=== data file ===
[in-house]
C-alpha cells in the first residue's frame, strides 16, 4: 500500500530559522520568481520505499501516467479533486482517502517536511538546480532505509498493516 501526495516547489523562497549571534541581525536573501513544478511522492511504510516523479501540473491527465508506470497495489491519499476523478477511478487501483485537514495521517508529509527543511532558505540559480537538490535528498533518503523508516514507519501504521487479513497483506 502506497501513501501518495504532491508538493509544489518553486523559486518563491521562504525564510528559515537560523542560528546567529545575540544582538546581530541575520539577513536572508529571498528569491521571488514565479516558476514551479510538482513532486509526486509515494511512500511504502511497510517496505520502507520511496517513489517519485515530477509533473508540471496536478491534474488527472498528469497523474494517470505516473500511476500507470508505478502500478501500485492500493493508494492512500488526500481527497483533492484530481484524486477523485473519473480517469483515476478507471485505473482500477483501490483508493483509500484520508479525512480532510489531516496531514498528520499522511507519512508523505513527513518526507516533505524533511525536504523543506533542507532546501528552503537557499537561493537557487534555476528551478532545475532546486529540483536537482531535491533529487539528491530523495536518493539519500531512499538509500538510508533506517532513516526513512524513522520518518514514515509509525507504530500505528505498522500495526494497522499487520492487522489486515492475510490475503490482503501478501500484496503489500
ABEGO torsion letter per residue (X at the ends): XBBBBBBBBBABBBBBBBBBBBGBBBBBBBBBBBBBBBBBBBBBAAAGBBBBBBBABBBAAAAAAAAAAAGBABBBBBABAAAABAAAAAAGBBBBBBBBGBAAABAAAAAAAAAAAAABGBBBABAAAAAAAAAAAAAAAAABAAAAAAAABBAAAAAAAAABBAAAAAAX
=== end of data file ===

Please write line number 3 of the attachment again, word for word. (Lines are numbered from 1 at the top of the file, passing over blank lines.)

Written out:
ABEGO torsion letter per residue (X at the ends): XBBBBBBBBBABBBBBBBBBBBGBBBBBBBBBBBBBBBBBBBBBAAAGBBBBBBBABBBAAAAAAAAAAAGBABBBBBABAAAABAAAAAAGBBBBBBBBGBAAABAAAAAAAAAAAAABGBBBABAAAAAAAAAAAAAAAAABAAAAAAAABBAAAAAAAAABBAAAAAAX